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Aid Use Questioned

Fears raised over distribution of post-war international support.
By Tamar Khorbaladze
Western donors promised billions of dollars in aid to Georgia after its war last year with Russia but Georgian experts fear some of the funds are being disposed of carelessly and without proper oversight.



At a meeting in Brussels last October, the United States, Japan, the European Union and international organisations pledged 4.5 billion US dollars - much of which has already arrived – to repair an estimated one billion dollars worth of damage to Georgian infrastructure, support refugees from Abkhazia and South Ossetia, and rebuild the economy.



“Sadly, getting information connected to this money is very hard. This raises doubts. How correctly is it being spent? Is it being used for the aims for which it was intended? Sadly, I have not been able to receive answers to these questions,” said Giorgi Khukhashvili, an economic expert.



He said the main problem was caused by the sheer number of government agencies and bodies using the money, which meant it was hard to assess expenditure and the flow of funds.



The government denied there was any problem, and said that the donor money had been dealt with transparently.



“On the finance ministry website there is a special table, which is permanently being updated and where all data is published on help which has come to the country and on contracts which have been signed,” said finance ministry spokeswoman Marika Khoperia.



“The ministry has also created a civic council, which is made up of representatives of non-governmental organisations, NGOs, and society. The council meets every month and gets answers to all its questions.”



But experts and journalists attempting to monitor the money flows say the ministry’s table does not provide enough information to judge how it is being used. They do not go so far as to say the money has been embezzled, but they believe the system as it stands would make embezzlement possible.



“The deficit of easily-accessible information about the assistance increases the risk that the money may in the future be distributed incorrectly,” said Tamar Karosanidze, head of the NGO Transparency International – Georgia, which has monitored the money flows since October.



Opposition parties have also picked up on the lack of reliable information about the sums. A council was set up by the government in October to keep tabs on the effectiveness of the distribution of the assistance. It convened several times, but since March it has not met, paralysed by a political stand-off which has also brought much of the country to a halt.



The chairman of the council, opposition deputy Gia Tortladze, blames the government for boycotting meetings. “Members of the council from the parliamentary majority permanently decline to attend meetings. If this continues, I do not see the point of the council existing and may even raise the question of its dissolution,” he said.



“The council is effectively not fulfilling the functions of a monitor.”



The audit chamber also established groups to check on the distribution of the cash, but its recommendations have not been published. It was due to report by June, but has not done so.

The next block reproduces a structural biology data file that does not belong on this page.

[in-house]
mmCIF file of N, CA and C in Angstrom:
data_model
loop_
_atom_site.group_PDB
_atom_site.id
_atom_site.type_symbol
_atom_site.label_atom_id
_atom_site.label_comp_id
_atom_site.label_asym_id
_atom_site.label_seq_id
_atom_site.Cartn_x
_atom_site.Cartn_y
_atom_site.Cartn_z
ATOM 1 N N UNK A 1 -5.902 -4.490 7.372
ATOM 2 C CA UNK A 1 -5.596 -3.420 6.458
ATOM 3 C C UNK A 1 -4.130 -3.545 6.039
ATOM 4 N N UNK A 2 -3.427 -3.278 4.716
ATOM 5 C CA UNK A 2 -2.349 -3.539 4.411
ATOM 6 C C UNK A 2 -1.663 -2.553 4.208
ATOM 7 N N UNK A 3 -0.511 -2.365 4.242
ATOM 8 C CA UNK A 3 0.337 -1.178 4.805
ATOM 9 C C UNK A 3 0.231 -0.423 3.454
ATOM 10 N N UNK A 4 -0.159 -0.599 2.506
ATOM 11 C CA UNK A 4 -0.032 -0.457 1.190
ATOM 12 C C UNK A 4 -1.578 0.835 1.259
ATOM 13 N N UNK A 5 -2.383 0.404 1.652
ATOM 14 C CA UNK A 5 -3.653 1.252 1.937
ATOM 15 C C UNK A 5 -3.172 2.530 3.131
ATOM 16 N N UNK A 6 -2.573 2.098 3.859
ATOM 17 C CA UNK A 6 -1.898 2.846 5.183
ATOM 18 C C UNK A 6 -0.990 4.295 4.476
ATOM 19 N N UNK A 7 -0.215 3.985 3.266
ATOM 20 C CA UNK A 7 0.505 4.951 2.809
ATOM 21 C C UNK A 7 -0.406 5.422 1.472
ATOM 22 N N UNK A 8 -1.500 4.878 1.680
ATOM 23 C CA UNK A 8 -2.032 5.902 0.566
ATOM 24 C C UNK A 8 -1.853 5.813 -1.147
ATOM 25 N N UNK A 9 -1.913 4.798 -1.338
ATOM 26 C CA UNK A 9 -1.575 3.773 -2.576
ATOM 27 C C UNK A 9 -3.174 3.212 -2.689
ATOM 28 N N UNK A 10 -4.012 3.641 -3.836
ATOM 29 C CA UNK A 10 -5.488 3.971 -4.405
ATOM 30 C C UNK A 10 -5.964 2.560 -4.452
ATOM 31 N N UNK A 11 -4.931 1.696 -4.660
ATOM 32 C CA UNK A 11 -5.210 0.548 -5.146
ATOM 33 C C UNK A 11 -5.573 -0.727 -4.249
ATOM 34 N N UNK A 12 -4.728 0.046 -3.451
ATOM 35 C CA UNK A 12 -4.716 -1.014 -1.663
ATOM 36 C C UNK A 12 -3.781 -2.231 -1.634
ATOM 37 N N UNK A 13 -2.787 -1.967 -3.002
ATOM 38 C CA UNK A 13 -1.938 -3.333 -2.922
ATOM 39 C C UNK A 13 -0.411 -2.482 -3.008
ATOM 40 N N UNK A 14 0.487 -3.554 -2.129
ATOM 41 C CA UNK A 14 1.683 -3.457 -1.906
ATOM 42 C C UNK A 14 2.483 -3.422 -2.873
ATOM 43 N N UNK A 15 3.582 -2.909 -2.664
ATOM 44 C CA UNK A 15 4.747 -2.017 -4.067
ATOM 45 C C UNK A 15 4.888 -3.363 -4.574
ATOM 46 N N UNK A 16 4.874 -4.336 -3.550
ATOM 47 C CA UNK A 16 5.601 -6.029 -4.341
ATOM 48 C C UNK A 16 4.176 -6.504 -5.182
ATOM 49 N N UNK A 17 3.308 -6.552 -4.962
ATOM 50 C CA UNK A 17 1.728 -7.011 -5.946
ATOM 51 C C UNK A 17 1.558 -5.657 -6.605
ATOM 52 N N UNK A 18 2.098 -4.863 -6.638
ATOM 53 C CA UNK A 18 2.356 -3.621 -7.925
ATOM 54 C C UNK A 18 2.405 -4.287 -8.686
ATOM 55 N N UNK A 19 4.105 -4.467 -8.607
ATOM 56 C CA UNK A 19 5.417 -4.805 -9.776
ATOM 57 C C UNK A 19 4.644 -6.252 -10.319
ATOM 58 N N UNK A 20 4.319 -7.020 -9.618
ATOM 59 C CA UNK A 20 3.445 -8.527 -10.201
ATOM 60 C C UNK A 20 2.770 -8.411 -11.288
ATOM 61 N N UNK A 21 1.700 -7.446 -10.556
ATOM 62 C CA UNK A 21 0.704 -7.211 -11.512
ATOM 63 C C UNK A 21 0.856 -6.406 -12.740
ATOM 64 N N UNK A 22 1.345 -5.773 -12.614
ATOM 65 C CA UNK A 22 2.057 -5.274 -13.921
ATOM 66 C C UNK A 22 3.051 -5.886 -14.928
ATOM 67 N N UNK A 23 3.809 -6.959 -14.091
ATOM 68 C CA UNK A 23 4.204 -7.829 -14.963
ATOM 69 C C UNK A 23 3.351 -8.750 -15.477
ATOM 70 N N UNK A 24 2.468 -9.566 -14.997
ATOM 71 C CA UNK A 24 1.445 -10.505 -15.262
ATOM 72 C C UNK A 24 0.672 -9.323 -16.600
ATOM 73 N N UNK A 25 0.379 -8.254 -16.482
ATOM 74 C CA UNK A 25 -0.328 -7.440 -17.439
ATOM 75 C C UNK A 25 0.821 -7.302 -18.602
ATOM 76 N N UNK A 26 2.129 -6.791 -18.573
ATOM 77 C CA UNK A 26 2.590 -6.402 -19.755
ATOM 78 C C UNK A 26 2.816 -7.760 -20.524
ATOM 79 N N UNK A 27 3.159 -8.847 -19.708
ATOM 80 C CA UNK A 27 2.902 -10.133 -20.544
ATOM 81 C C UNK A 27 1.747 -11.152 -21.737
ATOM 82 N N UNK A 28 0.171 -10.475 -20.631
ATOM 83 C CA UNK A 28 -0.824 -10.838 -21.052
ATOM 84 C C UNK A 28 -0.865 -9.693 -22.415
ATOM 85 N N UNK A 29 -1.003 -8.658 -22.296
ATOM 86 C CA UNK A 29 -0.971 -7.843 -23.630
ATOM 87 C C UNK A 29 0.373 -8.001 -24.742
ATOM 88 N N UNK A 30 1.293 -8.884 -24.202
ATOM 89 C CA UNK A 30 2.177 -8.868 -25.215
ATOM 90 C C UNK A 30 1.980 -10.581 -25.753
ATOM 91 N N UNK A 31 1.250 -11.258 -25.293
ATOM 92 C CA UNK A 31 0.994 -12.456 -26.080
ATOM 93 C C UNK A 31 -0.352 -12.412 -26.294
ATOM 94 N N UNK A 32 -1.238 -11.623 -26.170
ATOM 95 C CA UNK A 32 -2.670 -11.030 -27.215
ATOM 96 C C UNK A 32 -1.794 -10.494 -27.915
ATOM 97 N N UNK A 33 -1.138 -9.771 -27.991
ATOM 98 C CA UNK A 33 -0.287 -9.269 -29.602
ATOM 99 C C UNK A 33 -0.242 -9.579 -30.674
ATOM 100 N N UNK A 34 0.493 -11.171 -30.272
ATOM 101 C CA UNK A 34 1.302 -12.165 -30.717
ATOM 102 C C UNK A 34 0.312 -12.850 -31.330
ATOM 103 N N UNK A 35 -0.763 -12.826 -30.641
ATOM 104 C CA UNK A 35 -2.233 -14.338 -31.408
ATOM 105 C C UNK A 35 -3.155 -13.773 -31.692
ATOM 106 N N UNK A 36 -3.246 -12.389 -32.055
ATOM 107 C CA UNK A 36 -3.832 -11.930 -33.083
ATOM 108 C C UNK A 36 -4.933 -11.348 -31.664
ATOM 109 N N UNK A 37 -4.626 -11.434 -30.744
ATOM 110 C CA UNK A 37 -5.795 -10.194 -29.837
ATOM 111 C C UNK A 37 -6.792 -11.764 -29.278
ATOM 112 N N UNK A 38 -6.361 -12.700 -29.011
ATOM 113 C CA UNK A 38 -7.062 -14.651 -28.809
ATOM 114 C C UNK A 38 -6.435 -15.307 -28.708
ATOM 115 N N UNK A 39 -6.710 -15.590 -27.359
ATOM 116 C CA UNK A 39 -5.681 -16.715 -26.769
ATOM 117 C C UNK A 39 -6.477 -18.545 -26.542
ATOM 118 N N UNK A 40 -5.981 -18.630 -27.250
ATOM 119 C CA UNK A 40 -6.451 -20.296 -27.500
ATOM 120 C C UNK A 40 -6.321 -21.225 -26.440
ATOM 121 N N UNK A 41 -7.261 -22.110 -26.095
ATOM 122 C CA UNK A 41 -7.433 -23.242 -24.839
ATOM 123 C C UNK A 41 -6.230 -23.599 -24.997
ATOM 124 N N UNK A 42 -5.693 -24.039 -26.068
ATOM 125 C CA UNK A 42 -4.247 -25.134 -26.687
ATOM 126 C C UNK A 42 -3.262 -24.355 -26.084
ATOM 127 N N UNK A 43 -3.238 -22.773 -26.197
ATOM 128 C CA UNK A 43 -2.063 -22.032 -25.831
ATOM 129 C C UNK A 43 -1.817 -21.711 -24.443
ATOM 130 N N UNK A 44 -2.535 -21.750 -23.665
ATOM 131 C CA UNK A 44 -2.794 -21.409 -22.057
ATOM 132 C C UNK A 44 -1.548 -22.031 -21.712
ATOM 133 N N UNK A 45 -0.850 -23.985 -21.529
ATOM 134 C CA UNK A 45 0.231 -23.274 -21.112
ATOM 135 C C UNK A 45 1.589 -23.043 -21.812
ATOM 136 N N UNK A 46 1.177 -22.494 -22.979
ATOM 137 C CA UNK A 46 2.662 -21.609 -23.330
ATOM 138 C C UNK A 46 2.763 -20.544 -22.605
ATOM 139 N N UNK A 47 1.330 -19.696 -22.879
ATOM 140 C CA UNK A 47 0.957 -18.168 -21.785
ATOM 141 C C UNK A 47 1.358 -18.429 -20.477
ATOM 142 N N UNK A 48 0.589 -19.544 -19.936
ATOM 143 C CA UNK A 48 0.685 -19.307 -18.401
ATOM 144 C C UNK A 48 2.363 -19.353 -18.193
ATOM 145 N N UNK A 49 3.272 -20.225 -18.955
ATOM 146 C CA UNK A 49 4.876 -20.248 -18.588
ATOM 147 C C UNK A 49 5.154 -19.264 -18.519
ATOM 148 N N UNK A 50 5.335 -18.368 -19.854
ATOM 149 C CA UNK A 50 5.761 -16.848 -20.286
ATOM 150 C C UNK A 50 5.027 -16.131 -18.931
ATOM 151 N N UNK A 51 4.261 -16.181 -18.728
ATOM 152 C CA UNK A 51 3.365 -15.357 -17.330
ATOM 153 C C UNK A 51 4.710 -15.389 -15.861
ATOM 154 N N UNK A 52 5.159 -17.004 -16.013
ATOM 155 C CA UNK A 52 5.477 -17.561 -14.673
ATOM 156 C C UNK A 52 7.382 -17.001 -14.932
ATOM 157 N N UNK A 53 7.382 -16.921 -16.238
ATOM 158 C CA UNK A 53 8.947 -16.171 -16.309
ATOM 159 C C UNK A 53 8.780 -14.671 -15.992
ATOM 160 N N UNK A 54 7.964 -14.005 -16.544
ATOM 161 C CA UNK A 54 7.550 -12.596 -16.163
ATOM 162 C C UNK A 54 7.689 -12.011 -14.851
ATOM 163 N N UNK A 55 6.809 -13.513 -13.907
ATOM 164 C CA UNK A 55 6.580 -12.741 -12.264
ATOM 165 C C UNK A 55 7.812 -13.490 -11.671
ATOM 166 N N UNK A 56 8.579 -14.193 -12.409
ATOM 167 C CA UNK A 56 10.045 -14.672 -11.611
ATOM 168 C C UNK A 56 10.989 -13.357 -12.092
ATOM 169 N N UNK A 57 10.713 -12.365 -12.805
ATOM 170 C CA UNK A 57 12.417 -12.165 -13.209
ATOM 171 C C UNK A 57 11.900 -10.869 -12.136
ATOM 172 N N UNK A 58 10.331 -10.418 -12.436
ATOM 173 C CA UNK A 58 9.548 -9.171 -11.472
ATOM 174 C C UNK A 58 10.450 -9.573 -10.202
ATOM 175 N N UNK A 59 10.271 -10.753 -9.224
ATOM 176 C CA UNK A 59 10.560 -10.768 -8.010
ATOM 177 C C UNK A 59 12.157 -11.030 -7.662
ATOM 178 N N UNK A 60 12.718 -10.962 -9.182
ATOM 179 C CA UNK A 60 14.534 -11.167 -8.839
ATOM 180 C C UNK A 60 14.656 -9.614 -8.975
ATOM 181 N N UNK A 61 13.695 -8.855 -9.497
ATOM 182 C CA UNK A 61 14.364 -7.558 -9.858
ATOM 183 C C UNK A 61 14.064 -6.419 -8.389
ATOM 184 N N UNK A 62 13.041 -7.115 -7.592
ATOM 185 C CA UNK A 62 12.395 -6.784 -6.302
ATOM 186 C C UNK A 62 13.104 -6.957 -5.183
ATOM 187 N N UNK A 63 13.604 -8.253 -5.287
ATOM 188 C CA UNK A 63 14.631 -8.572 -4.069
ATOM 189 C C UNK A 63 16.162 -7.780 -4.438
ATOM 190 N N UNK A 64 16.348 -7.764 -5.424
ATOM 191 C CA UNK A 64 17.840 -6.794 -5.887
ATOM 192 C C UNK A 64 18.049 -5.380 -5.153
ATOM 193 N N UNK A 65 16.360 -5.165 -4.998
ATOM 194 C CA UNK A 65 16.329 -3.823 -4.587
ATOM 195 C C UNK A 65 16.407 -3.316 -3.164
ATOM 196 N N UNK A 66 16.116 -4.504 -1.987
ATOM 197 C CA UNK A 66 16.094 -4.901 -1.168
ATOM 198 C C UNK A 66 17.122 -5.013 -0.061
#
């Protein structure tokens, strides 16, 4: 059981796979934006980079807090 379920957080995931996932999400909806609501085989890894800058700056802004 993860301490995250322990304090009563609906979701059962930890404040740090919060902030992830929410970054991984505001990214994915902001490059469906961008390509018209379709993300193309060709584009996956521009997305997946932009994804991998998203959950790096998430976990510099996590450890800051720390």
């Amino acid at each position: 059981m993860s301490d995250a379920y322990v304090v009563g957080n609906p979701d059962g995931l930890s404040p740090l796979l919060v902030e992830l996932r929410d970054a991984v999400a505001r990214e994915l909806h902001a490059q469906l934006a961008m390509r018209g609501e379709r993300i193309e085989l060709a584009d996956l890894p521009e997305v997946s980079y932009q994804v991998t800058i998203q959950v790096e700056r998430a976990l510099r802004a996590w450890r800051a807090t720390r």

Those NGOs that have investigated the expenditure for themselves have come up with disquieting revelations. Most of the 220 million dollars given last year as assistance for refugees was spent on building new houses and repairing apartment buildings. However, according to Karosanidze, the work was done too quickly.



“They have damp walls, the roofs leak, the floors are not flat, there are other problems too,” Karosanidze said.



The refugees, she said, would need extra money for fuel if they were to survive in these buildings, “Apart from this, one of the big problems faced by those living in refugee villages is the lack of information about the help available to them, and also the problem of finding work.”



The authorities do not hide the fact that the accommodation is not perfect, but blame the outstanding issues on the short amount of time that has passed since the war.



“At parliament’s autumn session, we will definitely study how and on what the money was spent, and invite the government to account for it to parliament. As for the objections of non-governmental organisations, it is their job to make objections,” said Mikheil Machavariani, deputy speaker of the Georgian parliament.



The experts say that two billion dollars of the sum provided to Georgia is in the form of long-term credits that have to be paid back. If the country does not correctly invest the sums, then this could harm the economy’s future chances, they said.



“Without international help the Georgian budget and, accordingly, all those organisations financed from the budget, would be in a very difficult condition, and the Georgian banking system may not survive the pressure,” said Shota Gvenetadze, an economic expert.



“But if the authorities do not recognise the existing economic, and budgetary, problem, and do not begin to react to them adequately, then an autumn budgetary crisis is unavoidable.”



Tamar Khorbaladze is a correspondent with 24 hours newspaper in Tbilisi.

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